If the Florida Supreme Court draws the state Senate map, don't blame judicial activism. Blame political resistance.
During Friday's oral arguments on the second map, even the justices who still rightly were questioning districts that favor incumbents - in violation of the voter-passed amendment prohibiting such gerrymandering - questioned the idea of the court drawing the map. Chief Justice Barbara Pariente, who wrote the majority opinion invalidating the first map, no doubt especially worries about the potential reaction. She and Justices Peggy Quince and James Perry already are targets of a special-interest campaign to remove them in November.
Still, redrawing as many as eight districts to make them constitutional would require redrawing many others. More important, the Senate left the court no choice. Incoming Senate President Don Gaetz, R-Niceville, claimed absurdly that the chamber had wanted to be "incumbent-neutral." Yet the Senate at first failed to provide the court with addresses of all senators, obviously to hide all the incumbent favors Justice Pariente cited. One big favor in the second map is a primarily Treasure Coast district drawn for Sen. Joe Negron, R-Stuart, that needlessly splits Martin and St. Lucie counties.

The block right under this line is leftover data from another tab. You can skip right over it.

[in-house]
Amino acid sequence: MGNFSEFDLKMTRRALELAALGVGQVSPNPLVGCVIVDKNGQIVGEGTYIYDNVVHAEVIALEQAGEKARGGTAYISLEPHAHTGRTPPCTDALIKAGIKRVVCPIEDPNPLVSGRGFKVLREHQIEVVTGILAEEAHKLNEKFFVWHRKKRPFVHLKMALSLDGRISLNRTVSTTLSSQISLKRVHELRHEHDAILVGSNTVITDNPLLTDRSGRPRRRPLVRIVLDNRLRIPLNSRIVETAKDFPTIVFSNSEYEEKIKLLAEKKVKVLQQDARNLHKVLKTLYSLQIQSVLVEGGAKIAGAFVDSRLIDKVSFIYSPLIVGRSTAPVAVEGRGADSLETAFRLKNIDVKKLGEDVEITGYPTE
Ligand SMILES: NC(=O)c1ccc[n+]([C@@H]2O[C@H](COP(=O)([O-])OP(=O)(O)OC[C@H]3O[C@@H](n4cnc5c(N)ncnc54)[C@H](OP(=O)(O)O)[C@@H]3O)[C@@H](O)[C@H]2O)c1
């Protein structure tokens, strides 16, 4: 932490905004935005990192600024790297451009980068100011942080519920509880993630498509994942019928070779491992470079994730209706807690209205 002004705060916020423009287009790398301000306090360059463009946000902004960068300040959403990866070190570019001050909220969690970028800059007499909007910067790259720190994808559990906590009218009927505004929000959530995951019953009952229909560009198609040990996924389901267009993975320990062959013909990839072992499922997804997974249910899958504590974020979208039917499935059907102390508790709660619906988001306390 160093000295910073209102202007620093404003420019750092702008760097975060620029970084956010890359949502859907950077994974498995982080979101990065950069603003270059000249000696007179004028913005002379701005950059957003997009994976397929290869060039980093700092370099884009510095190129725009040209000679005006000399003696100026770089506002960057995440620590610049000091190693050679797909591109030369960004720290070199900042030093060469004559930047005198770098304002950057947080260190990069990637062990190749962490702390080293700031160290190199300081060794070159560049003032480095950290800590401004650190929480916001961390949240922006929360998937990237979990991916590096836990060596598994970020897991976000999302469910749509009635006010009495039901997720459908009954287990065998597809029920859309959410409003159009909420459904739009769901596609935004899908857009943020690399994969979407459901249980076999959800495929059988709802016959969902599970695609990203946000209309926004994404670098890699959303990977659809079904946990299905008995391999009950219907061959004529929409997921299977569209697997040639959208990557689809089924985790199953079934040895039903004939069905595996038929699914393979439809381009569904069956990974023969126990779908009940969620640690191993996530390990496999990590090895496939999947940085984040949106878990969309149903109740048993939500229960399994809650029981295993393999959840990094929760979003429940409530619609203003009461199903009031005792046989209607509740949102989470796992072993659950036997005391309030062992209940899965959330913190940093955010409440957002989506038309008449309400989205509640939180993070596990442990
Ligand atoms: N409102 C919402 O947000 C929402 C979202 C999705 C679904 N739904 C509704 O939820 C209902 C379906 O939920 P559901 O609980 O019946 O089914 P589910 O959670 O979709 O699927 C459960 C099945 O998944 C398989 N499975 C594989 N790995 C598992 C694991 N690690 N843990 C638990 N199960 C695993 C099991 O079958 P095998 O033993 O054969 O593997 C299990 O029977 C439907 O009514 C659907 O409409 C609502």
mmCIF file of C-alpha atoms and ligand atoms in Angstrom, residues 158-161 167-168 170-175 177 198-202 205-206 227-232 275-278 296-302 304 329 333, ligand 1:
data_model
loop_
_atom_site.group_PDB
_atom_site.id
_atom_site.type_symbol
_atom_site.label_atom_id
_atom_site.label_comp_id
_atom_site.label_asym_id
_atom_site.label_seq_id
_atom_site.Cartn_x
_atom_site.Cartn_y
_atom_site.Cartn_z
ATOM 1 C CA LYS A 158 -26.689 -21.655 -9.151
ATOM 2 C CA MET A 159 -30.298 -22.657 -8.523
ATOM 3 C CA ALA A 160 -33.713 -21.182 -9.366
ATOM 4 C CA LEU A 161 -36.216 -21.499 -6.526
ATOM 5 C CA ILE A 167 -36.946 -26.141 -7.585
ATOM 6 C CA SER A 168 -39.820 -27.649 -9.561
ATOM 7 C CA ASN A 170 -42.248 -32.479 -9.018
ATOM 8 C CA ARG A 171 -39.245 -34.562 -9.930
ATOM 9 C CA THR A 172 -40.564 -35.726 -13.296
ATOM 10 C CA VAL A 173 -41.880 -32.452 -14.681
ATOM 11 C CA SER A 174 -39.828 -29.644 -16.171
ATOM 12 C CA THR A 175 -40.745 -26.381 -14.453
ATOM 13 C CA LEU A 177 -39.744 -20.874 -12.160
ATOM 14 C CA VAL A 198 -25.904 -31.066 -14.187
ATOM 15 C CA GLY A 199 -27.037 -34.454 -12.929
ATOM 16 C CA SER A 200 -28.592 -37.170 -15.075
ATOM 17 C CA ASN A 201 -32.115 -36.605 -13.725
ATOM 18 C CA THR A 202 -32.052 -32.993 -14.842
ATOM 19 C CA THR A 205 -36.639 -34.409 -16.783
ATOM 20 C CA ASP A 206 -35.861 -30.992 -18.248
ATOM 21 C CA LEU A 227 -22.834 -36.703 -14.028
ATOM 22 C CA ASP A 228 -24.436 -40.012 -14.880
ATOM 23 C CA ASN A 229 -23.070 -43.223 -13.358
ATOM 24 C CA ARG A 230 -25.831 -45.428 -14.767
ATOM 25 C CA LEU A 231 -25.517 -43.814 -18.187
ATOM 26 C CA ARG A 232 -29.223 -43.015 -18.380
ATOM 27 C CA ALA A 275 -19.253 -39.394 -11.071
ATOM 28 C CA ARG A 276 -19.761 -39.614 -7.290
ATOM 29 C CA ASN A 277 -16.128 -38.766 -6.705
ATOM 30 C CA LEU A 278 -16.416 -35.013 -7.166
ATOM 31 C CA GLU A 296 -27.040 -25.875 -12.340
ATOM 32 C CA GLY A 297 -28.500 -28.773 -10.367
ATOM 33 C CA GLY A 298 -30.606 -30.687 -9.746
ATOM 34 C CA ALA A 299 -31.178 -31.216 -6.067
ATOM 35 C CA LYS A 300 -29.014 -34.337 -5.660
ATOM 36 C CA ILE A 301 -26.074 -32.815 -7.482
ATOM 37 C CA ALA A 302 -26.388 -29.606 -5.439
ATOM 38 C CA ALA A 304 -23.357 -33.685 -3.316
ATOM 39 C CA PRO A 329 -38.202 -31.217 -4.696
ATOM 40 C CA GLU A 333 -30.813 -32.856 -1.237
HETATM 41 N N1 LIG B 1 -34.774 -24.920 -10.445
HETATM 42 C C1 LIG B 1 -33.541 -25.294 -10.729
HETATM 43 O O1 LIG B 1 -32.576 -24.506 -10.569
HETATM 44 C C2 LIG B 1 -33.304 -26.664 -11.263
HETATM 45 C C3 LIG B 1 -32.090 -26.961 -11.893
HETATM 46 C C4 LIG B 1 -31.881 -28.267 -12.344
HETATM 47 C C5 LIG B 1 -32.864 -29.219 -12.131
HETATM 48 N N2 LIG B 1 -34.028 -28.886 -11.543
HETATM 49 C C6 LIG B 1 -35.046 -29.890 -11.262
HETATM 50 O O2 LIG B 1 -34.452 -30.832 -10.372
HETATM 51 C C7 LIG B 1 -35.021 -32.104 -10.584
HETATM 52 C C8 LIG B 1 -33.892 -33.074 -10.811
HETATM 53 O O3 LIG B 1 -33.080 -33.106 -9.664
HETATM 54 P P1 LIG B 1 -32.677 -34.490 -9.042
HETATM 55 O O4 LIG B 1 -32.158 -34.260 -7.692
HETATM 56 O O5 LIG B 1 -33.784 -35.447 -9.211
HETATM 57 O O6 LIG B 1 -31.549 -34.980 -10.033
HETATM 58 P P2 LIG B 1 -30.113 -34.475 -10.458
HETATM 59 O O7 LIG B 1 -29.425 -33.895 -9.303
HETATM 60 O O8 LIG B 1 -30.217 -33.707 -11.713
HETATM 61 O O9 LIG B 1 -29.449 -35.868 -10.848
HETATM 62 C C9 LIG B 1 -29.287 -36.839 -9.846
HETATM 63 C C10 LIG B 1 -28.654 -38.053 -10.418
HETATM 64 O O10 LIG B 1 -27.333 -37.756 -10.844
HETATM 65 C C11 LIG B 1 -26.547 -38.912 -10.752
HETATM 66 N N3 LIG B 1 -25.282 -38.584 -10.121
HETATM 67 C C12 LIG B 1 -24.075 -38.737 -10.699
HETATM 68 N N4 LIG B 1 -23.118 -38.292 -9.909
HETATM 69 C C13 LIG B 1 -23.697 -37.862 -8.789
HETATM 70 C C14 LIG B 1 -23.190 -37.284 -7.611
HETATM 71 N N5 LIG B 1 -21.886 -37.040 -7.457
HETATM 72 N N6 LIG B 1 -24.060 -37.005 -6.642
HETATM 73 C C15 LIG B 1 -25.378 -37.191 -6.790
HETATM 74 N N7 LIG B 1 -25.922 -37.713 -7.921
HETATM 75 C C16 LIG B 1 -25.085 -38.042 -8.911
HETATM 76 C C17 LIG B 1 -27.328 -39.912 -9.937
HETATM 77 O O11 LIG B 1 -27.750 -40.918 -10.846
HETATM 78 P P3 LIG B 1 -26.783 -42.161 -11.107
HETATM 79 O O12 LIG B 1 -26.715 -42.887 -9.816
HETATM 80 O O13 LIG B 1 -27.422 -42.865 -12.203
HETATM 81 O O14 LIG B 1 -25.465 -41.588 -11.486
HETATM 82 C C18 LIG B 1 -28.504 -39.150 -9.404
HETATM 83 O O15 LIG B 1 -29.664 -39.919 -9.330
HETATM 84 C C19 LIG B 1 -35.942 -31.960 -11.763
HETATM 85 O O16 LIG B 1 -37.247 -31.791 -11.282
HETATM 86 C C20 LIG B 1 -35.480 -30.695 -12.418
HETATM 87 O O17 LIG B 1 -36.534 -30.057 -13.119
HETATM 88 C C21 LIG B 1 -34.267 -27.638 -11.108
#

You wonder if the Senate dared the court to draw the lines. During debate, Republicans grumbled about the League of Women Voters and other plaintiffs, some of which are heavily financed by Democrats. But if Democrats controlled the Legislature and tried to ignore a voter-approved constitutional change, just to benefit their party, Republicans would be suing, correctly so. Democracy works best when politicians appeal to the widest spectrum of voters and don't choose their voters. The court must act on behalf of those voters, not the politicians.